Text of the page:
Opinion

Sound Off: Sno-Isle keeps 2 counties reading

The mission of the Sno-Isle Libraries is “to be a doorway to reading, resources, and lifelong learning and a center for people, ideas and culture.”

That’s a promise we make to all of the people who use our 20 libraries, Web site or mobile services. I’m proud to say we did a lot in 2004 to keep that promise to you.

Year of the Book: This yearlong, all ages reading initiative did what libraries do best: promoted reading. People of all ages have been streaming into your libraries checking out new books, listening to an author speak or introducing a child to the world of reading.

Celebrities in the Library: Through the Sno-Isle Libraries Foundation’s Year of the Book fund, our libraries hosted a showcase of renowned authors and illustrators this year. Children enjoyed meeting favorites Jennifer Blomgren, Jasper Tomkins, Ken Mochizuki, Andrea Helman and Will Howell. Ivan Doig drew a crowd from across the library district to the Monroe High School; local author Helen Thayer told tales of wolves at four libraries in September.

Library Card Campaign: What better way to motivate children to get a library card than to give them one, attached to a brightly-colored key chain coil? For the second year, we worked with schools to get library cards to every school age child in Snohomish and Island counties. I have heard that the coils have become fashion statements in some communities. What you may not know is that the library card campaign has resulted in a significant increase in online borrower registration, and, anecdotally speaking, brings along other family members in about 25 percent of the registrations. Not only is this campaign bringing new library users to our doors, it is re-introducing former customers to our libraries.

Community Outreach: Three communities with elections in a single year is a lot, even for us. While not all of the measures were successful at the ballot box, they were successful in the resulting community contact. Staff and volunteers made presentations and provided information at literally hundreds of community meetings in Oak Harbor, Stanwood and Mill Creek.

Two Counties, One Book: If you’ve ever tried to get people in two counties and 20-plus communities to read the same book, you’ll know what a challenge that is. It was a challenge that we met this year, with the first Two Counties, One Book event. Many libraries hosted book discussion groups or searched the local community for a program that would enhance the story told in our selected title, Balzac and the Little Chinese Seamstress. In partnership with Everett Public Library we will be doing this again in 2005.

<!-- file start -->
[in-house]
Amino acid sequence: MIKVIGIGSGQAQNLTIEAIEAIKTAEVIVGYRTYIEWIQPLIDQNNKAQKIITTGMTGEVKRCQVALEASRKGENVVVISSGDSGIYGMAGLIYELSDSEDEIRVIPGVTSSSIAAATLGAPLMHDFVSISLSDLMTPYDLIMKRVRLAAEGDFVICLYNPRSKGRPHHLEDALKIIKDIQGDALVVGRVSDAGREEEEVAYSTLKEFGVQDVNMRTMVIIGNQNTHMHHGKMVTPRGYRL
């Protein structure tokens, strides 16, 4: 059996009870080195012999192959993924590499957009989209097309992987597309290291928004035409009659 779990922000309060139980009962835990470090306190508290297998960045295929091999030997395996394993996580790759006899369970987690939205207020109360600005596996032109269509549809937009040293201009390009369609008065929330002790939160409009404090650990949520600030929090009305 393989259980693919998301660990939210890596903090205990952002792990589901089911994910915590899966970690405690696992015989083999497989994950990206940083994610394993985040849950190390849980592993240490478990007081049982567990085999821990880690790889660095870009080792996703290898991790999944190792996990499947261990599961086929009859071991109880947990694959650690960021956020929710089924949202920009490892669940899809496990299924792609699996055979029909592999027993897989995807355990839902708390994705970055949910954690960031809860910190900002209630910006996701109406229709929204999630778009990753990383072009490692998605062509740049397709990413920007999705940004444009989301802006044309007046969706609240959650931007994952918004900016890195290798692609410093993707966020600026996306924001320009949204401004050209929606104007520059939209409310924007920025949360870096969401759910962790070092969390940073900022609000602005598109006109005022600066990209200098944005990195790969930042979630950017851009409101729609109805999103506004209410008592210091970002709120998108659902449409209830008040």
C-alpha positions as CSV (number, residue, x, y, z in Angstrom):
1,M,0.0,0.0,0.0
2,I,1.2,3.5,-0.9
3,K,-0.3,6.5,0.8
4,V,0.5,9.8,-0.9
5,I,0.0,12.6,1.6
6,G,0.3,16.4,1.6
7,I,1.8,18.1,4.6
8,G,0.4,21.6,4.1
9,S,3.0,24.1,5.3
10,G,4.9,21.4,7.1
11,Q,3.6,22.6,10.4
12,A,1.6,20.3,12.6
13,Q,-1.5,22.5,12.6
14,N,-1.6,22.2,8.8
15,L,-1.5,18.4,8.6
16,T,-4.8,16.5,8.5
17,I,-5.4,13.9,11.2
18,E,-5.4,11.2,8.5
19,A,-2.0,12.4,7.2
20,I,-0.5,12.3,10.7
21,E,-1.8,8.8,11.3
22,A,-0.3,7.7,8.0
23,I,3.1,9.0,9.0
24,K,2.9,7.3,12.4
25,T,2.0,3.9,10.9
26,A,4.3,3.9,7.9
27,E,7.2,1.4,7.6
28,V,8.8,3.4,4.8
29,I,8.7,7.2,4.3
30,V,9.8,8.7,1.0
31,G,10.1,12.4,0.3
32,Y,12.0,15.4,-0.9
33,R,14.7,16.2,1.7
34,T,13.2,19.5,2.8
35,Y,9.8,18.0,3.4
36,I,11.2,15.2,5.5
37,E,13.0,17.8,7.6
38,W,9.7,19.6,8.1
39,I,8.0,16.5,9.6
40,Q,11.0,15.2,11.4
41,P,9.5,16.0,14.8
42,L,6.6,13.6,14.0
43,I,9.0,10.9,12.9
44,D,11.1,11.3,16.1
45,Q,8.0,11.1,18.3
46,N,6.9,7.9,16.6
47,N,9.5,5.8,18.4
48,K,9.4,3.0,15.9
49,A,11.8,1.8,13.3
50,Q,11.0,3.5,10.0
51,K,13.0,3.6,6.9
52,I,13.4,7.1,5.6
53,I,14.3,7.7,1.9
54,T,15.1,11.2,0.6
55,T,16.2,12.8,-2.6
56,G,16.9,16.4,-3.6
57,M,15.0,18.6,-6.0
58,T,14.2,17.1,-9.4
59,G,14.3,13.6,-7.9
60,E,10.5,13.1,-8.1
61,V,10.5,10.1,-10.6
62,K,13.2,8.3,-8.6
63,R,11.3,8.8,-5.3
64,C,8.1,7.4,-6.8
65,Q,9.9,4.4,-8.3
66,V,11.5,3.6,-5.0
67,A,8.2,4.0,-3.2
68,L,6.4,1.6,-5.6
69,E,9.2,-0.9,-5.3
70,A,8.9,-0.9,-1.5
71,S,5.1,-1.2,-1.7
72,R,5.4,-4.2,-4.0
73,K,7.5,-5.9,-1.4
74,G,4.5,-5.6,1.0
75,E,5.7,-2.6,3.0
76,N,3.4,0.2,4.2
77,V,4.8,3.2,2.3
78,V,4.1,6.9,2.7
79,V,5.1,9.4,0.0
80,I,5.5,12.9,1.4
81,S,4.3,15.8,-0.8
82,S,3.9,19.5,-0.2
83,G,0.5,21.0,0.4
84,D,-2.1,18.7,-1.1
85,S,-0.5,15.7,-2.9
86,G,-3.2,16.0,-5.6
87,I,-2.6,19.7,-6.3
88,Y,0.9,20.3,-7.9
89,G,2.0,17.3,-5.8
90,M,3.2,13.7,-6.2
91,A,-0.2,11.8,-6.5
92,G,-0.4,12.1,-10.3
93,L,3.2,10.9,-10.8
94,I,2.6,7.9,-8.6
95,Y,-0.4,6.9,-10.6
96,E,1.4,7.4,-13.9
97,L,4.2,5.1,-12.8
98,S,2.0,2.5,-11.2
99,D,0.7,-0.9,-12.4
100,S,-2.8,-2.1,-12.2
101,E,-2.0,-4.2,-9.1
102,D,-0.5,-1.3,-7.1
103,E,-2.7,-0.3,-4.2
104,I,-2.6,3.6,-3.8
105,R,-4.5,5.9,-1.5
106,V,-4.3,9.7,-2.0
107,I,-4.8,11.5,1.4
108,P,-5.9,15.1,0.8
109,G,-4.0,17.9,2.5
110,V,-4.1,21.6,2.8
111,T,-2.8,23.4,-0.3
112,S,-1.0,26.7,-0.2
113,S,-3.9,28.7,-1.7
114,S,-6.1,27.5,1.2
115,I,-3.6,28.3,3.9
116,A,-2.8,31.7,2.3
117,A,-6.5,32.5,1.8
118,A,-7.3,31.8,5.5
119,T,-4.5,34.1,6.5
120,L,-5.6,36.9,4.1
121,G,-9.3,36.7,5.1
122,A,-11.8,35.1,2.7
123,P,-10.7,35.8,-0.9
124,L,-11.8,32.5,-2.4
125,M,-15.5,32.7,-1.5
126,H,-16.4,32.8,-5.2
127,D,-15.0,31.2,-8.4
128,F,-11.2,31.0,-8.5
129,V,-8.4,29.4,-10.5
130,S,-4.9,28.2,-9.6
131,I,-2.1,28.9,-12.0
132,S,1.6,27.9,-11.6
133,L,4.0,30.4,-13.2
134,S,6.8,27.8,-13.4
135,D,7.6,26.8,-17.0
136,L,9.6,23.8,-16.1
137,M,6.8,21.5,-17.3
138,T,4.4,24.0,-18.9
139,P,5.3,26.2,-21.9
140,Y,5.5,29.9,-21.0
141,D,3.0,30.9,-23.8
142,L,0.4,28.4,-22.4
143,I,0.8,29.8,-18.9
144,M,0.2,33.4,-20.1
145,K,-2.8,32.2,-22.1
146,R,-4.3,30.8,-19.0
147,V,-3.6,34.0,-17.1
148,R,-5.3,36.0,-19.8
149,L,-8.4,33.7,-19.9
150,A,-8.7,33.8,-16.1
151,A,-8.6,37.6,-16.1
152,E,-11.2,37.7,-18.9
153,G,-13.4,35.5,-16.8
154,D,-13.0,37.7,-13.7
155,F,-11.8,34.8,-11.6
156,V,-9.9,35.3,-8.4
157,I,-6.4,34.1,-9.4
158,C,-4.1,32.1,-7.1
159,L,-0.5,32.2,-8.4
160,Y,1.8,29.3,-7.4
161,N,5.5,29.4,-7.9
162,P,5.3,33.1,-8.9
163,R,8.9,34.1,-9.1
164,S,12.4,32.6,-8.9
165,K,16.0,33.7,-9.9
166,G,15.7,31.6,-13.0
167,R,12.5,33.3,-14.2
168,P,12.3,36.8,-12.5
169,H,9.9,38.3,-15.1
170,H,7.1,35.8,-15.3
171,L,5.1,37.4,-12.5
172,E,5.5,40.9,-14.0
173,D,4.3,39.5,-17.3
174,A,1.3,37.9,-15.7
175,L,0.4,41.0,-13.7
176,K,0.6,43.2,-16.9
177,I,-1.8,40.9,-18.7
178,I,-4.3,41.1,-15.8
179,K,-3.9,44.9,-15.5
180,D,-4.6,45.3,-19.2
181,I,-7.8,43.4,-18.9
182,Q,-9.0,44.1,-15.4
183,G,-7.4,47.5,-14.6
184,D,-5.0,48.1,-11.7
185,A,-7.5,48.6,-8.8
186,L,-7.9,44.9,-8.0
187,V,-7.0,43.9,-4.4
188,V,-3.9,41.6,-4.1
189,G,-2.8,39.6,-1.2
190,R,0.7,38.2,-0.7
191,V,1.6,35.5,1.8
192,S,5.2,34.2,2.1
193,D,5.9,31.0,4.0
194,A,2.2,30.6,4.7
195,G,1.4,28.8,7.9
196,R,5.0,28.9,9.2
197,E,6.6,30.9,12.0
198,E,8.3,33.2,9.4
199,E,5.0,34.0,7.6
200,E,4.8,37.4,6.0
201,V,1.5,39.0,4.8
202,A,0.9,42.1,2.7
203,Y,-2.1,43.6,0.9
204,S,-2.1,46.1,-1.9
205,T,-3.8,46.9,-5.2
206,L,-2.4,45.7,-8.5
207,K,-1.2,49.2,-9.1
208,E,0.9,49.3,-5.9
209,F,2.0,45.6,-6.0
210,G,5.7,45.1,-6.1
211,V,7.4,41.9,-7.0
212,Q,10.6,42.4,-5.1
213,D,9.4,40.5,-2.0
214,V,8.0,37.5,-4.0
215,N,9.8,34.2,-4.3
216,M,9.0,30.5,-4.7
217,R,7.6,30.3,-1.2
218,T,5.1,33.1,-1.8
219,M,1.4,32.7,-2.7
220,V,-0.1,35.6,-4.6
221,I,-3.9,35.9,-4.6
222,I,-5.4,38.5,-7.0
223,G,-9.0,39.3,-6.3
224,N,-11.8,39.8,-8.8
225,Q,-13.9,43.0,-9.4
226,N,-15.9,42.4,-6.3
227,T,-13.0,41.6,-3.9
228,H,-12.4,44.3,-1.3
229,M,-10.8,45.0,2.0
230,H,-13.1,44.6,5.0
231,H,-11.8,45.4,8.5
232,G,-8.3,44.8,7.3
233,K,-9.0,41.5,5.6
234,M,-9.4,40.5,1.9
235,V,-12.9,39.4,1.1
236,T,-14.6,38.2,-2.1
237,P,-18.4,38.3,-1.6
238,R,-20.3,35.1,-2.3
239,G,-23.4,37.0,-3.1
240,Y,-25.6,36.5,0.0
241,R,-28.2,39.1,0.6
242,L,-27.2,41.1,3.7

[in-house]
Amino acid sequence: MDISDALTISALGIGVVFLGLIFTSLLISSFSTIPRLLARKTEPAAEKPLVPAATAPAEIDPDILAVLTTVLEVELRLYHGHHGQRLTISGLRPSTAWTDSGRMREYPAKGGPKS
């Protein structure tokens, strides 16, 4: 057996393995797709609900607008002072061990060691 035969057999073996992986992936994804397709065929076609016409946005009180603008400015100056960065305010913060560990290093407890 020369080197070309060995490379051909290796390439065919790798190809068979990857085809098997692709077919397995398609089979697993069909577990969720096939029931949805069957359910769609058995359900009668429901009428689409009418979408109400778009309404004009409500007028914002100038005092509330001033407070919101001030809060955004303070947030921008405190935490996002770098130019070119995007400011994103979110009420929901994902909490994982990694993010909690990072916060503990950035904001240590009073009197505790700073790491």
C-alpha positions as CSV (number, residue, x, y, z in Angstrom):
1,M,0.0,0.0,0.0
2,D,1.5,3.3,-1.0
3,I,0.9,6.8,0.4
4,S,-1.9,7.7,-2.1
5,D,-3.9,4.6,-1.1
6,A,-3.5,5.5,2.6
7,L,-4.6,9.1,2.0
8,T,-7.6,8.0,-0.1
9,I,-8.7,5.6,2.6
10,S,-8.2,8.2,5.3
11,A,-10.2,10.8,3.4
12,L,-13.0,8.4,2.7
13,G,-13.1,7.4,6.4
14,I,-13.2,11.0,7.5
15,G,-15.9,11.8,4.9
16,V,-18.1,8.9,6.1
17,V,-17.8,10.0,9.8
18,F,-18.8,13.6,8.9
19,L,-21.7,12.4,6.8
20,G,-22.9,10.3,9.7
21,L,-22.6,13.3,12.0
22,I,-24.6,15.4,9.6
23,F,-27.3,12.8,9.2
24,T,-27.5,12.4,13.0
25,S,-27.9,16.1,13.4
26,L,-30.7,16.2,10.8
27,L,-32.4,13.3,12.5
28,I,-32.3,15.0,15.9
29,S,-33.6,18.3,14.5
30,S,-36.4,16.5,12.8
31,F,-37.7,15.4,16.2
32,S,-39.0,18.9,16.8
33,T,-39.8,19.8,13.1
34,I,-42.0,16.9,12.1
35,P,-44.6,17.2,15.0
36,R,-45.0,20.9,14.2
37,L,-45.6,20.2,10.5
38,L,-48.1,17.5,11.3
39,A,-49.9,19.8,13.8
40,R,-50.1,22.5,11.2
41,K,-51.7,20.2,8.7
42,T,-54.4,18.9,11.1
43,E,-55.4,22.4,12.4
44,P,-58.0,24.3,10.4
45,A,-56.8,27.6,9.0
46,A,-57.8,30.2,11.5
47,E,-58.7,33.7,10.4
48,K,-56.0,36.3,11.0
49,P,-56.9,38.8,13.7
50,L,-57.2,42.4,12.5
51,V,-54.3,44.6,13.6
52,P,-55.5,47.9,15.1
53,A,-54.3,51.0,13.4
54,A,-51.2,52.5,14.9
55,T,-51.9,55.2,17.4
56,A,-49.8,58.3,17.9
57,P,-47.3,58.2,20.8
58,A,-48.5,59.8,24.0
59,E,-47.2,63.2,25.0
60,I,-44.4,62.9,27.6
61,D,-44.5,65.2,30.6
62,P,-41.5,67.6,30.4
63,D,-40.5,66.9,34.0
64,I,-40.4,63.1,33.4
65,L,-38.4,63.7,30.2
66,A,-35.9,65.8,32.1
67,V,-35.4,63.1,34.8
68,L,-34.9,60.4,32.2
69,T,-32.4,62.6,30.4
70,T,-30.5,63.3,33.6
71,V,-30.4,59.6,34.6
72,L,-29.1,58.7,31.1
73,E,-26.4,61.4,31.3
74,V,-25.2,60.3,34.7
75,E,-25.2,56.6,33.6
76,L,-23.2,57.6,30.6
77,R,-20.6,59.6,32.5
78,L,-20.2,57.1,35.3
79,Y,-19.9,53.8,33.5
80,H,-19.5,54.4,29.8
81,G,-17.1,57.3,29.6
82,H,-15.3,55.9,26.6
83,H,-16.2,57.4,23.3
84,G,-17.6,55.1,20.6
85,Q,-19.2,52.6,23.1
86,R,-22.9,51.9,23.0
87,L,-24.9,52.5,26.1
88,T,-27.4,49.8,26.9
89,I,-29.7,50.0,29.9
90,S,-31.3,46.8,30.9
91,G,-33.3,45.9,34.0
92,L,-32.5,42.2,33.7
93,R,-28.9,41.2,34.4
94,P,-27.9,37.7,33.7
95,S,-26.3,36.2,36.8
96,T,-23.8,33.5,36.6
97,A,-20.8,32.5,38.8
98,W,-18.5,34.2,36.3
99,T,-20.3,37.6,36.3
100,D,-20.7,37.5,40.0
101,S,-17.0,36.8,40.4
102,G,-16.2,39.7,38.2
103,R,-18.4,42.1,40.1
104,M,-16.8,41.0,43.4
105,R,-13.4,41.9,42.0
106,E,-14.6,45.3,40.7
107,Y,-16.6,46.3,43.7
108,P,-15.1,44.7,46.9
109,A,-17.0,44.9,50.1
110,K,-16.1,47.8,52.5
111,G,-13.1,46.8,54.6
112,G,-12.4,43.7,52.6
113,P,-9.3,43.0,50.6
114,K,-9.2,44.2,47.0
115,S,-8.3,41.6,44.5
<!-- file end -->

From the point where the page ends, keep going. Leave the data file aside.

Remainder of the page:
Local Community Wide Reading Events: We continued to support two local community reading events on Whidbey Island. South Whidbey Reads and Oak Harbor Reads each planned and hosted their second communitywide reading. Both communities put together programs that reflected a love of reading and learning. Individuals from throughout the two communities were engaged in promoting reading and encouraging the use and support of their community libraries.

Live Homework Help: We began to offer two new and innovative services to students and teachers in the library district. Live Homework Help is a new service that offers real-time, online tutoring for students from 4th grade through early college age. Hundreds of students have taken advantage of this service since we launched it in September. Overwhelmingly we are hearing from these students that the service helped both with subject mastery and assignment completion.

Assignment Alert: Students aren’t the only ones who need their library during the school year. Supporting educators is an important part of the library’s work. This year we implemented a new way to connect with teachers on upcoming school assignments. Assignment Alert is an online communication tool between teachers and their local library to make sure the subject materials students need for school assignments will be available when they come into their library.

Your libraries have lived up to the promise of the Sno-Isle mission statement in many ways in 2004. In case you missed some of them, don’t worry. Check us out in 2005 – we have many more activities and programs that can make the library a meaningful part of your life and the lives of your family.

Jonalyn Woolf-Ivory is Library Director for Sno-Isle Libraries.

Community Events, April 2014

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